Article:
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Awards / Honors

Pallickara receives $400,000 NSF award

May 6, 2013

Computer science professor has received a Early CAREER award to make computer systems more efficient.

Shrideep PallickaraShrideep Pallickara, assistant professor in the Department of Computer Science,   has received a $400,000 National Science Foundation Early CAREER award to make computer systems more efficient.

He will use the grant to explore robust processing of data streams in real time. These data streams are generated by everything from electronic health monitoring devices in hospitals to chemical sensors associated with bioterrorism.

“Health care and homeland security can benefit from this research, as well as experimental science,” said Darrell Whitley, chair of the Department of Computer Science. “We are proud of Shrideep’s success and know his students will benefit from his enthusiasm for teaching as well as innovation.”

Improved automated monitoring

Skyrocketing health care costs have coincided with the rapid increase of electronic monitoring devices in medical and assisted living environments. These monitors generate streams of patient data. Timely monitoring and analysis can detect emergencies early and improve patient outcomes, but failure can be fatal. Pallickara researches techniques that will improve the efficiency and robustness of automated medical data stream processing, which will translate to lower costs and improved outcomes.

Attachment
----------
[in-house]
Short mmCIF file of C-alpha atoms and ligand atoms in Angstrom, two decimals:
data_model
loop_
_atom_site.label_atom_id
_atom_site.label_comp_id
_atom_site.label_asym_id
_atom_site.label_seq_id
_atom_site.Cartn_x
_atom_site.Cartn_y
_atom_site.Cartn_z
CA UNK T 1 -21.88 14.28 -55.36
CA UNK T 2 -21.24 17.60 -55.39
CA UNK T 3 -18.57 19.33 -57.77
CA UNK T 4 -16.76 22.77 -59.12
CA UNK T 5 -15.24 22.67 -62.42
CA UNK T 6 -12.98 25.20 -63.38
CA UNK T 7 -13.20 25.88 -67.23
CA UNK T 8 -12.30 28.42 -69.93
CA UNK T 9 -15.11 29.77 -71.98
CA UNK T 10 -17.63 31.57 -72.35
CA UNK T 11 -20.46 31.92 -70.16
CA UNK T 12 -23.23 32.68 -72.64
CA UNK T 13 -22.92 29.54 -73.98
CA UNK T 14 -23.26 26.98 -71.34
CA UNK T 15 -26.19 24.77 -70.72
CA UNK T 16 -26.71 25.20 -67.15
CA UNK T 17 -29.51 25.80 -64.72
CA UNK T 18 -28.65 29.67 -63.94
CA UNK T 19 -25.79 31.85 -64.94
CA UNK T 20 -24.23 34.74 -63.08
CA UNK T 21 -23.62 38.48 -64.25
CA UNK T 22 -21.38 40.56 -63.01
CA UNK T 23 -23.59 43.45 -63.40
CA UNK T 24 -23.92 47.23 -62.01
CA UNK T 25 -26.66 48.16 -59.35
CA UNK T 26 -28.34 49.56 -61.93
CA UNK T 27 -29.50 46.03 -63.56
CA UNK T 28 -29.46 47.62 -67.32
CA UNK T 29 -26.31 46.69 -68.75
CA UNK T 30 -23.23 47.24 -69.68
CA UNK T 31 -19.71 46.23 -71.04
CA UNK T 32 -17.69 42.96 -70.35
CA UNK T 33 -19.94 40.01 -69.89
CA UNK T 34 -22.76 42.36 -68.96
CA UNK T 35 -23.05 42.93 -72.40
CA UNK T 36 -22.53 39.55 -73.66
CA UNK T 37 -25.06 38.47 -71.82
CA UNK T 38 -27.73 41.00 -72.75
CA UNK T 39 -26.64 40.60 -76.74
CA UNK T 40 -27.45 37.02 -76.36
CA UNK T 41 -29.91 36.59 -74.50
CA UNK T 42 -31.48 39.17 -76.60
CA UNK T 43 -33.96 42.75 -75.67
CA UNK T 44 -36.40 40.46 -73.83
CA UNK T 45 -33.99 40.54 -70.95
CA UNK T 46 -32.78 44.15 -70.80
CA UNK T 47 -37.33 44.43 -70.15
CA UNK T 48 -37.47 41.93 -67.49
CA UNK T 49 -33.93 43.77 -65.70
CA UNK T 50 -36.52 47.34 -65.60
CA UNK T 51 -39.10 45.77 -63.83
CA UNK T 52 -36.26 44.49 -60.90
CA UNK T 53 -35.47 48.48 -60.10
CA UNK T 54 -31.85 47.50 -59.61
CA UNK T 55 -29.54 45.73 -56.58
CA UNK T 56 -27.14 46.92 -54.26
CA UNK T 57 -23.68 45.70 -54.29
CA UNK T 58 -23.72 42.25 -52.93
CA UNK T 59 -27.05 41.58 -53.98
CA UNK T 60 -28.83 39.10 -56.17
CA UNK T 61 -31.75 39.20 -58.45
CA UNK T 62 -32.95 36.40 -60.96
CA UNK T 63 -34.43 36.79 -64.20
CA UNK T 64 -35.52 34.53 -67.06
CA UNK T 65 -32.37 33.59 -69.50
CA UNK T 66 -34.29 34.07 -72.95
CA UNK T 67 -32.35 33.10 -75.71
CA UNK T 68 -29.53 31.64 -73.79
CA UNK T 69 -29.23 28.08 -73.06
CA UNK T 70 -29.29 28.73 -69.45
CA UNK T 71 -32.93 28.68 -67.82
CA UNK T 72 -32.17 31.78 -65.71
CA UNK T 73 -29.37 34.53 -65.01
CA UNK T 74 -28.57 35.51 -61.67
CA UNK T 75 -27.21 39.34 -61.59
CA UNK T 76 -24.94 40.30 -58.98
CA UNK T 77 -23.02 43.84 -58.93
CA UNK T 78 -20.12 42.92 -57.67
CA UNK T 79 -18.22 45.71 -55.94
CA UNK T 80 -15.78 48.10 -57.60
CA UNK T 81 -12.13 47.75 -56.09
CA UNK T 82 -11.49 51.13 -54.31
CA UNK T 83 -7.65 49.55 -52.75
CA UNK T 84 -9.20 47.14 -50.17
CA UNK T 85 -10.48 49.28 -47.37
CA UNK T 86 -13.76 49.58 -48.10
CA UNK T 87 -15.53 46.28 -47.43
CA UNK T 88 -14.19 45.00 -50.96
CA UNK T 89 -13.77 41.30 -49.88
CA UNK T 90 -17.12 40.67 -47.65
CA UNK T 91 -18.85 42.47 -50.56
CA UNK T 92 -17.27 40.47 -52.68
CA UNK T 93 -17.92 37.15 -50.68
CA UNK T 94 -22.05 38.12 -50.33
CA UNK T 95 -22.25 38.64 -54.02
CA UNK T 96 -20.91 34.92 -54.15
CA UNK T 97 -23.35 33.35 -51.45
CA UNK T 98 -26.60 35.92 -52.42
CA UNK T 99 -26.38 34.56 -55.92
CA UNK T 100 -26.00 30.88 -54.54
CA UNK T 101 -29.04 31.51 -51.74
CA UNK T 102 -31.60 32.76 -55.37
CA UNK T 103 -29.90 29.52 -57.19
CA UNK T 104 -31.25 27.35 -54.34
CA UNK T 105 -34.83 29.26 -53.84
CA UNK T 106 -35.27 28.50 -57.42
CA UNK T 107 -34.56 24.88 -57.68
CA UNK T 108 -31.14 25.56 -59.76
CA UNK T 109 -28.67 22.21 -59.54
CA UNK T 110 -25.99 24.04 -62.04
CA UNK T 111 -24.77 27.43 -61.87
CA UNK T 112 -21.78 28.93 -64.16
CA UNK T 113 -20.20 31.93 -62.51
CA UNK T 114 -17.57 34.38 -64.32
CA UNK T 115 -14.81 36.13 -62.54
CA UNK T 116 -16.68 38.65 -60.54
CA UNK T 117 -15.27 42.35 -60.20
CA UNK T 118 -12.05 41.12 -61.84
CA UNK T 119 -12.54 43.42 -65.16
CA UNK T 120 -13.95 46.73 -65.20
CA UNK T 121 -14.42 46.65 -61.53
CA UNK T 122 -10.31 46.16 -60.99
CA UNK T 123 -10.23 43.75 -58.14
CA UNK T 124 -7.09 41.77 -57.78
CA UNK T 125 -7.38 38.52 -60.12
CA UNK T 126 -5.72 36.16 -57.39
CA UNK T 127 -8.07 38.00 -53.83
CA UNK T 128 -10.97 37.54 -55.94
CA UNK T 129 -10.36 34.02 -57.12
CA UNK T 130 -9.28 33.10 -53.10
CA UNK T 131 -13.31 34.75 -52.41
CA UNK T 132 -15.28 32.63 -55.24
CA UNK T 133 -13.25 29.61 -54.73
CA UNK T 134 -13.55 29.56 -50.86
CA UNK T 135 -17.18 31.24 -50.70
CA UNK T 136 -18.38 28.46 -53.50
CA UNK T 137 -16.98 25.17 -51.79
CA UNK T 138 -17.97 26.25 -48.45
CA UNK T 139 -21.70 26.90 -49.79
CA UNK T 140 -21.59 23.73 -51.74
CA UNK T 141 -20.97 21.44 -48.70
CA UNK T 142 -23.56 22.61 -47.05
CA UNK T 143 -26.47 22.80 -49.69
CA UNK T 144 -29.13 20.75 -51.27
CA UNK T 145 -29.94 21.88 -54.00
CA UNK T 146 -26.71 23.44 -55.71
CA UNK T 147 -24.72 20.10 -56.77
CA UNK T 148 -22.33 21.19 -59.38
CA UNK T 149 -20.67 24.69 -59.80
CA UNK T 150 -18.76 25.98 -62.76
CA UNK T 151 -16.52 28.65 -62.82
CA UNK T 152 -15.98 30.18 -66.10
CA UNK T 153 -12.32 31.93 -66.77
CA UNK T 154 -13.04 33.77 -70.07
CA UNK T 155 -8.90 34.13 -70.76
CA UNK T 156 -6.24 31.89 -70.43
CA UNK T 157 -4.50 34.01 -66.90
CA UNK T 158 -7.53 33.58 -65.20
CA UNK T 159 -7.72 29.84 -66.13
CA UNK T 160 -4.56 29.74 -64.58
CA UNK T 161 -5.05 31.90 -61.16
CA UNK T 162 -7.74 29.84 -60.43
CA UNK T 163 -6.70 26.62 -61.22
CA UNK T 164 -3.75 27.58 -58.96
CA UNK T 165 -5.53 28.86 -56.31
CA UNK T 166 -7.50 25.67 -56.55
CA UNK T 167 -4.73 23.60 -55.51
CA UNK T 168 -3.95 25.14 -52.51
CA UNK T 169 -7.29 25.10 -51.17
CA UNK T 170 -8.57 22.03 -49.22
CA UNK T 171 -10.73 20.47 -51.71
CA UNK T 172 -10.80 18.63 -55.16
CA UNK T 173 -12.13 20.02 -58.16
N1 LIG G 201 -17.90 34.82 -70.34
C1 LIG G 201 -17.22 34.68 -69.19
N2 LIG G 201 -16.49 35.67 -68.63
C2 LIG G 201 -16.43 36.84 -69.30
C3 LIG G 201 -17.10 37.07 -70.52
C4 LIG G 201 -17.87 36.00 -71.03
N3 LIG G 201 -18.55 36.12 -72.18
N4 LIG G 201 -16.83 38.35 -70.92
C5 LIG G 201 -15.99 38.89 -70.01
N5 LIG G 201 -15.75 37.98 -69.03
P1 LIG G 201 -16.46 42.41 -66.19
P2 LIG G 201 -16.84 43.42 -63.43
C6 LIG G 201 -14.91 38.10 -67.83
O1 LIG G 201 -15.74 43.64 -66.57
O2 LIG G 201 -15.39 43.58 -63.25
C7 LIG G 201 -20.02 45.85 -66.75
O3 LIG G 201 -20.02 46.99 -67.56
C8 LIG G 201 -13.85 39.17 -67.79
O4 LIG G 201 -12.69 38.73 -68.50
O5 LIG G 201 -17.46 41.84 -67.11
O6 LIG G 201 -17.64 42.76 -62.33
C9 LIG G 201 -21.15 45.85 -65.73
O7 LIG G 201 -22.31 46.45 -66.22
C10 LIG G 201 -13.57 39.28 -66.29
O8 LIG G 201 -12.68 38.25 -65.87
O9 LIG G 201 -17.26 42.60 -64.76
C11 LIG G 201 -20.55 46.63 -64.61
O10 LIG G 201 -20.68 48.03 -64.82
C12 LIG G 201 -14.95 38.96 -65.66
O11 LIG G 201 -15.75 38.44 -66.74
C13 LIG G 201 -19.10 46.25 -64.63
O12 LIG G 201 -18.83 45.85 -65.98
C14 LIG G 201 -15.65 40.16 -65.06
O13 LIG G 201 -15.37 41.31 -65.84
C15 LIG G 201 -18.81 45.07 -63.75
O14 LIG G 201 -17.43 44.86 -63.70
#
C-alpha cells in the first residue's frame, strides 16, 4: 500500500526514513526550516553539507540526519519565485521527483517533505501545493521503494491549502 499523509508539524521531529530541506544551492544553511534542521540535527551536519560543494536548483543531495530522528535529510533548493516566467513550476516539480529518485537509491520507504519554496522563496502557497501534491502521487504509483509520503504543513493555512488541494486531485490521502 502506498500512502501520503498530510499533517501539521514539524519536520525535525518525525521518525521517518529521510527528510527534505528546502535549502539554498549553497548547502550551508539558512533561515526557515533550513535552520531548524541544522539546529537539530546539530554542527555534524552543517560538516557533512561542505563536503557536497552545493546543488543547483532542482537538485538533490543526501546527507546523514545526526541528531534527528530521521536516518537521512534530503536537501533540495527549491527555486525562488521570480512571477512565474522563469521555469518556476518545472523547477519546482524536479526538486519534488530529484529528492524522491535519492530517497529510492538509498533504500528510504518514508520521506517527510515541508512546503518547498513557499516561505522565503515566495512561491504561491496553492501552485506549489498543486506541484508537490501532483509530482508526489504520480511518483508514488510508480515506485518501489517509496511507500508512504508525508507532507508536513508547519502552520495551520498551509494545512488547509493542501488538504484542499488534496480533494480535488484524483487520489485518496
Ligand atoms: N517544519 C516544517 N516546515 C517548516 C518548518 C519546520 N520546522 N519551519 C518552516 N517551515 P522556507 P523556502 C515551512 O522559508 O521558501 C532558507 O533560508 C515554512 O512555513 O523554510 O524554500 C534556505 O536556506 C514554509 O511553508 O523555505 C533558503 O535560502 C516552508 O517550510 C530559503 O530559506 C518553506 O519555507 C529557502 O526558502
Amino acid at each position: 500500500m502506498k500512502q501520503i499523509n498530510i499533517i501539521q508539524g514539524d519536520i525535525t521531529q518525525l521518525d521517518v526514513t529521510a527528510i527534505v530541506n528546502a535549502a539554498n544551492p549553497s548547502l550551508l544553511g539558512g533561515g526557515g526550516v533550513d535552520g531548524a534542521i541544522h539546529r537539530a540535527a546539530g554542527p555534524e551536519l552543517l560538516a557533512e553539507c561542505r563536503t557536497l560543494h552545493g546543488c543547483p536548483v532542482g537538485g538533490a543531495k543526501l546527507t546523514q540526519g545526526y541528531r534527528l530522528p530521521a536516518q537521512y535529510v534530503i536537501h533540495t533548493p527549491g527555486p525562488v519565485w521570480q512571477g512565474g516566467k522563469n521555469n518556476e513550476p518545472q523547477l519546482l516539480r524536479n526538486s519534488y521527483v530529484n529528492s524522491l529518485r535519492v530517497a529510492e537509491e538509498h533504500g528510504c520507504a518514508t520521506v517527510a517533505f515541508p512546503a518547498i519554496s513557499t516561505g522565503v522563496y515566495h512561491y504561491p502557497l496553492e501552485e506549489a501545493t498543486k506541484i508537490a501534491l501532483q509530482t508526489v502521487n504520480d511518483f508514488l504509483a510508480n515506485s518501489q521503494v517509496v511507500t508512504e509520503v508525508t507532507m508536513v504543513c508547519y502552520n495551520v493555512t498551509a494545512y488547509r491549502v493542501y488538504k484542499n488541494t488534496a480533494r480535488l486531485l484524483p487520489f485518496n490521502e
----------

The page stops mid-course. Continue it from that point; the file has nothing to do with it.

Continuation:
To quickly and accurately evaluate homeland security threats, chemical and biological sensor data must be processed in real time. Open-source software produced as part of Pallickara’s research - which can be configured over an arbitrary number of machines to process a large number of streams in a variety of settings - lowers entry barriers for scientists who need to process observational data in their applications.

Outreach to Native American middle schoolers

The project will also provide educational opportunities for students, and middle school outreach activities are targeted at improving assimilation of mathematical concepts among Native American students. The grant will allow eight students from Cortez Middle School to travel to Colorado State this summer to study math concepts during an annual summer camp. Pallickara will also work with the students throughout the school year.

At CSU, Pallickara is known for his enthusiastic teaching style. He was rewarded this spring with the Department of Computer Science’s first Effective and Innovative Teaching Award.

 


Contact: Lisa Knebl
E-mail: knebl@cs.colostate.edu